What is the impact of the monster's vow to return on Victor's wedding night?

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Victor destroys the female creature he had promised to create in order to satisfy his first creature (who is miserable because he has no companion), prompting the creature to vow that Victor "'shall repent of the injuries [he] inflict[s]'" and that he will "'be with [Victor] on [his] wedding night.'"  Most readers can immediately identify this statement as a danger to Victor's spouse rather than Victor himself: so far, the monster has only sought to deprive Victor of his loved ones, rather than his own life.  Death would be too swift, and the creature wants Victor to feel the intense loneliness that he, himself, feels.  Victor, with his typical arrogance, interprets these lines as a threat to himself and thus he takes no steps to protect his fiancee, Elizabeth.  Had Victor been less self-centered, he might have realized that the creature would take away his chance at happiness with a partner, just as Victor has taken away the creature's chance.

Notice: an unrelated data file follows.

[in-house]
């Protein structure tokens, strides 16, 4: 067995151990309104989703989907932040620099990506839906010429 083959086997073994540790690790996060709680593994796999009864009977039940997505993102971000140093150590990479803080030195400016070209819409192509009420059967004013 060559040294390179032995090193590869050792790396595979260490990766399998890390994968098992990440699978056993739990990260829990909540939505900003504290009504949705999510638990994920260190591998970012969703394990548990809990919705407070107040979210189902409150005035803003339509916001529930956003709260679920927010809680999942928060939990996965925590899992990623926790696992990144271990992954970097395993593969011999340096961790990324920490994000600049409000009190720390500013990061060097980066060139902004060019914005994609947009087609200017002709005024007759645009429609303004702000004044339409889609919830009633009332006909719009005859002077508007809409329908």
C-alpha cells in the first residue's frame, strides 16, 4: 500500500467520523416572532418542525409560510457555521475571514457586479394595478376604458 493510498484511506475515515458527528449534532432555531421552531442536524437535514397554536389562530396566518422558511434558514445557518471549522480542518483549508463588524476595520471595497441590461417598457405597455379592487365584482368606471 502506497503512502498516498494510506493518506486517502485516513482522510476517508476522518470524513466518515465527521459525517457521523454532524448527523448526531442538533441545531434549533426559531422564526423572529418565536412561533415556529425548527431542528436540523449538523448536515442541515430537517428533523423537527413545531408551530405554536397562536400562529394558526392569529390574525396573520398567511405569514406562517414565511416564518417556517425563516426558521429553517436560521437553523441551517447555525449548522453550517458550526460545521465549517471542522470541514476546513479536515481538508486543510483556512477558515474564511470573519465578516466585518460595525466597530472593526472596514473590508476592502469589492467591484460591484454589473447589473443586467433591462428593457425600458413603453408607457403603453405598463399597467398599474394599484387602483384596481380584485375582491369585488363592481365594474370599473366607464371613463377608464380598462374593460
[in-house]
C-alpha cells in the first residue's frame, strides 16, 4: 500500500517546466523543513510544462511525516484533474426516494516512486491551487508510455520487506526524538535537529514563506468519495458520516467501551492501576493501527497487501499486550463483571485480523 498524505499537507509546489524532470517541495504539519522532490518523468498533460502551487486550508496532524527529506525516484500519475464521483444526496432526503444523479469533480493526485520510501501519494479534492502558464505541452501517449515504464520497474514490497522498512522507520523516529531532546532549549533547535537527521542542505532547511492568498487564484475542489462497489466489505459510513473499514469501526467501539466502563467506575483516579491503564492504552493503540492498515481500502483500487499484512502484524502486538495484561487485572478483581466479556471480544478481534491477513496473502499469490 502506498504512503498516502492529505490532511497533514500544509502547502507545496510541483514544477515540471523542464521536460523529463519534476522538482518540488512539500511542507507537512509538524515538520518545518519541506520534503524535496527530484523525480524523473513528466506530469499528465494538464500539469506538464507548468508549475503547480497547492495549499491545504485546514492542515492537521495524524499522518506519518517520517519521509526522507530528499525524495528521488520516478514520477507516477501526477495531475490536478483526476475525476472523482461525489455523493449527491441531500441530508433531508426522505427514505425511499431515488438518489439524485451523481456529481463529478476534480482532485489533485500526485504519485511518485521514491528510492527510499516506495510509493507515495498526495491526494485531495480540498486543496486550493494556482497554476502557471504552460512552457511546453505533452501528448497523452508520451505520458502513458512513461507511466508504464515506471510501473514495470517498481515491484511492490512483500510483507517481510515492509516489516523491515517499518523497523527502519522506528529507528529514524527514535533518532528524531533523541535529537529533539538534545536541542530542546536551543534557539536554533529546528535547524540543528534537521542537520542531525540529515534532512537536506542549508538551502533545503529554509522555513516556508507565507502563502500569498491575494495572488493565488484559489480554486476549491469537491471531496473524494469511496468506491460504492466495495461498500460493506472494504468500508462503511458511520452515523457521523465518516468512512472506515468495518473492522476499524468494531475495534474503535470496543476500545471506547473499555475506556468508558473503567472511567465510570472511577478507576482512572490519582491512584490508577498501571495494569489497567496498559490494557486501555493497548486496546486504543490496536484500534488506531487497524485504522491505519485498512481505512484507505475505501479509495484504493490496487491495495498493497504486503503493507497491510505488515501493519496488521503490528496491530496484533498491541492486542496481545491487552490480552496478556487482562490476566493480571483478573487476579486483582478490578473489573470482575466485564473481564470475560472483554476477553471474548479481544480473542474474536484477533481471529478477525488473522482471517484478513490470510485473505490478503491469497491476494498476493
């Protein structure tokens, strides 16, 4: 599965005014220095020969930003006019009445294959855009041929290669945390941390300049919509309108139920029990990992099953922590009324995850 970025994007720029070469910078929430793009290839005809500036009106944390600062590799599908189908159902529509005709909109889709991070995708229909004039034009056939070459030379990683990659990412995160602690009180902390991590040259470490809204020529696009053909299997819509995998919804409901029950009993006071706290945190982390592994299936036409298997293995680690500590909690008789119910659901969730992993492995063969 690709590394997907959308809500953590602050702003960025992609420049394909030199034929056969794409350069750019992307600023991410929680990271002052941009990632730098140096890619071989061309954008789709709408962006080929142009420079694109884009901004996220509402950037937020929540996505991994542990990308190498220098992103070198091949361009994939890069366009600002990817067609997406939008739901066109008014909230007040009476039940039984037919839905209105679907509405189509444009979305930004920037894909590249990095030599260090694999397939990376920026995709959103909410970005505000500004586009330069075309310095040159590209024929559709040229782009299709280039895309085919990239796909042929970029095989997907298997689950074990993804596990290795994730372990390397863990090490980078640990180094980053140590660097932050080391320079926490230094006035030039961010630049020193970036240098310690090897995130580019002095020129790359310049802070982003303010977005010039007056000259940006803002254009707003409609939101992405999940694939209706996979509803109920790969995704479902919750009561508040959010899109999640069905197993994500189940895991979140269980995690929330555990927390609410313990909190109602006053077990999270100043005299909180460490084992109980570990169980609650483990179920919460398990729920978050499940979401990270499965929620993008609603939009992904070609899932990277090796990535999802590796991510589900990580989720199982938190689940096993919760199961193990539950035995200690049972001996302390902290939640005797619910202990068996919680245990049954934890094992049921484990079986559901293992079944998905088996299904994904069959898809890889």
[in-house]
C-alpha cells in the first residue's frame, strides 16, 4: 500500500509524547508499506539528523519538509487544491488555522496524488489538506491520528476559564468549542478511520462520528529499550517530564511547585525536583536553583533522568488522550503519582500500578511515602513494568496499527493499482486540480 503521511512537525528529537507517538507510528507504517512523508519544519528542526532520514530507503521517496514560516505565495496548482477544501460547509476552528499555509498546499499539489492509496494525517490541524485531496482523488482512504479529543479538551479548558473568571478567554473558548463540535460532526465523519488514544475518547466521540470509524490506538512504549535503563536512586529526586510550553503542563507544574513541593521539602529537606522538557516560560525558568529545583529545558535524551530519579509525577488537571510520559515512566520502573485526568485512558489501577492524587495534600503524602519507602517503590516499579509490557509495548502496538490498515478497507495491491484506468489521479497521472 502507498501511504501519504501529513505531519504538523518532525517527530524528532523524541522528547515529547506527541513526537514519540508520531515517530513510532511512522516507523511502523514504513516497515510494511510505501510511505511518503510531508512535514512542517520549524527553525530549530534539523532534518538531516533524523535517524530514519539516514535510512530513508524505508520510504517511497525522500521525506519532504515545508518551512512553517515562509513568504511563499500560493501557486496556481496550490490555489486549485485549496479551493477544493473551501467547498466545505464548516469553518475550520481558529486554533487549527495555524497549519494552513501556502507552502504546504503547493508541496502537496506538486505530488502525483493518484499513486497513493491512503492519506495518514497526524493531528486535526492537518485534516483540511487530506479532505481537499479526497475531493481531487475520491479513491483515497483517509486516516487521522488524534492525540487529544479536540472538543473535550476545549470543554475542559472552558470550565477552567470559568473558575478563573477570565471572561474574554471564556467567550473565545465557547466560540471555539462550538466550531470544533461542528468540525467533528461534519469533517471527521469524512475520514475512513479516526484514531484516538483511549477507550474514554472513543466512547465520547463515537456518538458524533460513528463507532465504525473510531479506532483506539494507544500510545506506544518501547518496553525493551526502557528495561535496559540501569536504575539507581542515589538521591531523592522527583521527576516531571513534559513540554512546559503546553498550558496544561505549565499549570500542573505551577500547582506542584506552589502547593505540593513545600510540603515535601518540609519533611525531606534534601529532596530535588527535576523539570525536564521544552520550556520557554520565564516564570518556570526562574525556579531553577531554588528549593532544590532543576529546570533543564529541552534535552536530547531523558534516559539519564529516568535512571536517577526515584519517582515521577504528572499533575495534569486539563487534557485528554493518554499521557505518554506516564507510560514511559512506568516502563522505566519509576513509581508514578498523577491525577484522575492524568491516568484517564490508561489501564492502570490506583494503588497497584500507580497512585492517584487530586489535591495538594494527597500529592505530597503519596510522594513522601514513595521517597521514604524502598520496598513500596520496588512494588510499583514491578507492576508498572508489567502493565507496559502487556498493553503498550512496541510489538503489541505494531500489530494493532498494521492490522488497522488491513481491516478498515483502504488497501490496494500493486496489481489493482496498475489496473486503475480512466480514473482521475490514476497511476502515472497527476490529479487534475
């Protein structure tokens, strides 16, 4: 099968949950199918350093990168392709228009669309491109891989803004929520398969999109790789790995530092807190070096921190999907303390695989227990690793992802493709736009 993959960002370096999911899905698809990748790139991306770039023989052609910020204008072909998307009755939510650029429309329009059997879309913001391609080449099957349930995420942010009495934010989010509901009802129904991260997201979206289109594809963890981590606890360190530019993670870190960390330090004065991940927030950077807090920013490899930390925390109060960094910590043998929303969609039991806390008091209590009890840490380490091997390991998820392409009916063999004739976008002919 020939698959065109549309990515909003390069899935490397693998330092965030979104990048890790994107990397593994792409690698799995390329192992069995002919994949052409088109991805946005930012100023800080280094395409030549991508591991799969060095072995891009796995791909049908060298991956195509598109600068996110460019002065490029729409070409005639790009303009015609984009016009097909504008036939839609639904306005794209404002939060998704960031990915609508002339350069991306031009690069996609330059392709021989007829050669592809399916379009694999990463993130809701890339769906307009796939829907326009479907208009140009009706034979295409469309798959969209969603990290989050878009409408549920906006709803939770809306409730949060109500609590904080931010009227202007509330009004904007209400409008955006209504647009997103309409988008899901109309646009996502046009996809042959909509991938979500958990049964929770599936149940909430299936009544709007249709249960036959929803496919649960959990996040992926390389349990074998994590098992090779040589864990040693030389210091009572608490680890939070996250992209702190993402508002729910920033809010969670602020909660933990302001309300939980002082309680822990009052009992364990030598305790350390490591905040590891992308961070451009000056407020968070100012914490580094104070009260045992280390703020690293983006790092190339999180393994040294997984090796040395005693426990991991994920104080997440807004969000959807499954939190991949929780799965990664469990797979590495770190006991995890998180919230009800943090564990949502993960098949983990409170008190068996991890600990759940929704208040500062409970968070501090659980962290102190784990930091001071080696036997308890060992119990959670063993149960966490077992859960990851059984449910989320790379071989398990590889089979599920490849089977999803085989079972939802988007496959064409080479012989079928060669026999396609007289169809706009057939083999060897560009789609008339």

Elizabeth, however, feels "a presentiment of evil" pervade her on their wedding day.  Victor, instead of focusing on her feelings, focuses on his own, telling her,

"'Ah! if you knew what I have suffered, and what I may yet endure, you would endeavour to let me taste the quiet, and freedom from despair, that this one day at least permits me to enjoy.'"  

Victor is so focused on his own feelings, his own concerns, that he fails to take Elizabeth's seriously or to consider her safety in regard to the pattern his creature has established.  Thus, Shelley employs dramatic irony (when readers know more than the characters) to build tension until the moment the creature takes her life.

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Frankenstein

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